Urge the Canadian government to acknowledge animal agriculture as a leading cause of climate change


It’s time talk about the ‘cow in the room’

Over the past several years, governments, including Canada’s, have stepped up to make bolder policy commitments to combat climate change. Canada’s Emissions Reduction Plan, however, ignores the proverbial ‘cow in the room’, and fails to acknowledge or address animal agriculture as a key contributor to greenhouse gas (GHG) emissions.  

Our new report, Animal-sourced food consumption and Canada’s emissions targets, produced in conjunction with Navius Research, shows the federal government and Canadians have a huge opportunity to reduce GHG emissions. We can reach our 2030 and 2050 emissions reduction targets by eating less meat and dairy.  

If Canadians move from a high-meat consumption diet to a low-meat consumption one (a 50% reduction by 2030 and an 80% reduction by 2050), agriculture emissions will be 16% lower in 2030 and 29% lower in 2050.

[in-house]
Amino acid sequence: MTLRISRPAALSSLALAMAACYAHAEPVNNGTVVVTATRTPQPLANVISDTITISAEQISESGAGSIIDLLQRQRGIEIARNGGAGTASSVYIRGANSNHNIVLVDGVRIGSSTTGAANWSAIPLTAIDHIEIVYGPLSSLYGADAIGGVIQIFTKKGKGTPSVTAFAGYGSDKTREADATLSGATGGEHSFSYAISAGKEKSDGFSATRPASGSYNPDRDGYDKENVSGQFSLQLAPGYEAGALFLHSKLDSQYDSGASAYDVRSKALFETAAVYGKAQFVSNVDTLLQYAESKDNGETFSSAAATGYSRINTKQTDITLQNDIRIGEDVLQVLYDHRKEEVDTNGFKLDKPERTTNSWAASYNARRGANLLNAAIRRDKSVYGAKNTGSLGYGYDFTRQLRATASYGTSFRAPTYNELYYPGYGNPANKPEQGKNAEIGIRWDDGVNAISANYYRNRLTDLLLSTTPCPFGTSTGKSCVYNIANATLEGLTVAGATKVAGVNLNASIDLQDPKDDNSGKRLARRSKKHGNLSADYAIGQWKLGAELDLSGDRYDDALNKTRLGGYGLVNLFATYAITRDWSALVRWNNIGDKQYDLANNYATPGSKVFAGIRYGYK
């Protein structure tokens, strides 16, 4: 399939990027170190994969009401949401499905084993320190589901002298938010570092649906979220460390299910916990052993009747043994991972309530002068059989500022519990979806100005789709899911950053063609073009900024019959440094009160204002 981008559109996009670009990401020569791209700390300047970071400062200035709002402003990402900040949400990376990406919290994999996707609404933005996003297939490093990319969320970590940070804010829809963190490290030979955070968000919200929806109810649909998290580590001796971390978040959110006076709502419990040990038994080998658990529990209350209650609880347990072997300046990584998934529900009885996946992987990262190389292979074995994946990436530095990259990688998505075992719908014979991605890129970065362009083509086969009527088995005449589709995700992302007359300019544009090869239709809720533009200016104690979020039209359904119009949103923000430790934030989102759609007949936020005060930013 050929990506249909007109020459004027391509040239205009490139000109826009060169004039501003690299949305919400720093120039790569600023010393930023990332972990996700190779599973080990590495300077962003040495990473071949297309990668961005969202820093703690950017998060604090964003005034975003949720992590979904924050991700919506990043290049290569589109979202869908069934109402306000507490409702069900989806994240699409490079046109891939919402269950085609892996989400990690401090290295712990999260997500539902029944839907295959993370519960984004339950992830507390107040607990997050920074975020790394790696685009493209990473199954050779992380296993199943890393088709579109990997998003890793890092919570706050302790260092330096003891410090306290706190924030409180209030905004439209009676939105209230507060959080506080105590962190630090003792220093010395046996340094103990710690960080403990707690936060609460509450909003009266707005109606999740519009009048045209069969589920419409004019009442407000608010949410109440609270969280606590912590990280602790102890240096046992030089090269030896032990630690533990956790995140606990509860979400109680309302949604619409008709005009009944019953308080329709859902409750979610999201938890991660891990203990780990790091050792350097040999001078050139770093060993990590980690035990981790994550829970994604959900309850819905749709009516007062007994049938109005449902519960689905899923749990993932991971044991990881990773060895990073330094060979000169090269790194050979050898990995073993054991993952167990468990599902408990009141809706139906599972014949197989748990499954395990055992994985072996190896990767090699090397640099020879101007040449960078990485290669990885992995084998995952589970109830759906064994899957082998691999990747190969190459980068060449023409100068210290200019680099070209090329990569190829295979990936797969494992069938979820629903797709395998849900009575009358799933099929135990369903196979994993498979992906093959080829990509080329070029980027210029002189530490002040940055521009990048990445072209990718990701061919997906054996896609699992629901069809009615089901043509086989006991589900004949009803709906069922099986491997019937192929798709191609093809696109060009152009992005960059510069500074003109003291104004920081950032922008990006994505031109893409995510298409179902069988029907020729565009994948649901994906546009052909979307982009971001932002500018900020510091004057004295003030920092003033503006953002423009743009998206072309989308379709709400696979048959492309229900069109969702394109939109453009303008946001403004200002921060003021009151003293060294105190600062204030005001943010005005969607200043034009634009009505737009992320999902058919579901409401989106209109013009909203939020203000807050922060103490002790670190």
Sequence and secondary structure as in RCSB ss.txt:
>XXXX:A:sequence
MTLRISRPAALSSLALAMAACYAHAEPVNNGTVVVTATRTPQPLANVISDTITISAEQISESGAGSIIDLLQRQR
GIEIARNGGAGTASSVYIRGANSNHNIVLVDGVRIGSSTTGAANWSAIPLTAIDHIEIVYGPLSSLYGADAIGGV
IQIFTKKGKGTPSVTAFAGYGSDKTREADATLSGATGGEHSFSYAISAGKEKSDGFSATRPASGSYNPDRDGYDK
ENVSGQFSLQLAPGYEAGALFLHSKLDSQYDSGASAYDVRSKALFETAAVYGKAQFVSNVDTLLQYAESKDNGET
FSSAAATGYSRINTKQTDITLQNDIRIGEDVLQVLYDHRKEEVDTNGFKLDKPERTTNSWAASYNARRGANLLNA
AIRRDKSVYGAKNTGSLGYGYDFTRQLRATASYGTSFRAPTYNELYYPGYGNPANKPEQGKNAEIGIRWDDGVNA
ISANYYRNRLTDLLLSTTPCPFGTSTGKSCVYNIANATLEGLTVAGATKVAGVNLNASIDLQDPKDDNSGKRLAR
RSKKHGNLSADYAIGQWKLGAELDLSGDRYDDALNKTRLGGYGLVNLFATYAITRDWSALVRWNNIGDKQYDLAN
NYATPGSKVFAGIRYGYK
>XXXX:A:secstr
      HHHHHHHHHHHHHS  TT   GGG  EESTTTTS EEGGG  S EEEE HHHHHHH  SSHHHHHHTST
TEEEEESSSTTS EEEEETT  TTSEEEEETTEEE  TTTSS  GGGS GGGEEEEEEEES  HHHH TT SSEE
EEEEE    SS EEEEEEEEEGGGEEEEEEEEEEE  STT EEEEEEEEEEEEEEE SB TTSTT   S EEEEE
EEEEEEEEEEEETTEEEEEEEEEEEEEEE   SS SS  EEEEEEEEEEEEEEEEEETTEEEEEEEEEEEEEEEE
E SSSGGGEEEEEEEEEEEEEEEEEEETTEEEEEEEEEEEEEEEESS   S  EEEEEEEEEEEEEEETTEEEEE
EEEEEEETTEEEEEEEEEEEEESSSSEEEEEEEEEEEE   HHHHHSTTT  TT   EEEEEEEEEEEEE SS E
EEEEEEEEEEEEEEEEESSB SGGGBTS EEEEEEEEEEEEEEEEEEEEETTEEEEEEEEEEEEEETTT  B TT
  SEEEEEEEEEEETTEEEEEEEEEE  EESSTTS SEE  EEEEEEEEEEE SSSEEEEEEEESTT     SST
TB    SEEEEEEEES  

Our findings align with research done elsewhere. A study published last month from the University of Bonn in Germany stated that wealthy nations will need to cut their meat consumption by at least 75% to make the necessary reductions in GHGs. 

What Canada must do 

The government can start by promoting its own policy – the Canada Food Guide.  

The latest edition of the guide features a mostly plant-based diet. Promoting the Canada Food Guide is an easy action the government can take to help Canadians transition to towards sustainable eating. 

The government must also acknowledge animal agriculture a major source of GHG emissions.  

This is the start of setting policy to reduce the growth of animal agriculture and setting emissions reduction targets for this sector.  

Take action: urge the Canadian government to make commitments at COP27 in November 

We need your help to make sure our representatives in Parliament finally put factory farming on the agenda. 

Send an e-letter to your Member of Parliament (MP) now urging them to acknowledge the impacts of animal agriculture on climate change.  

Take action

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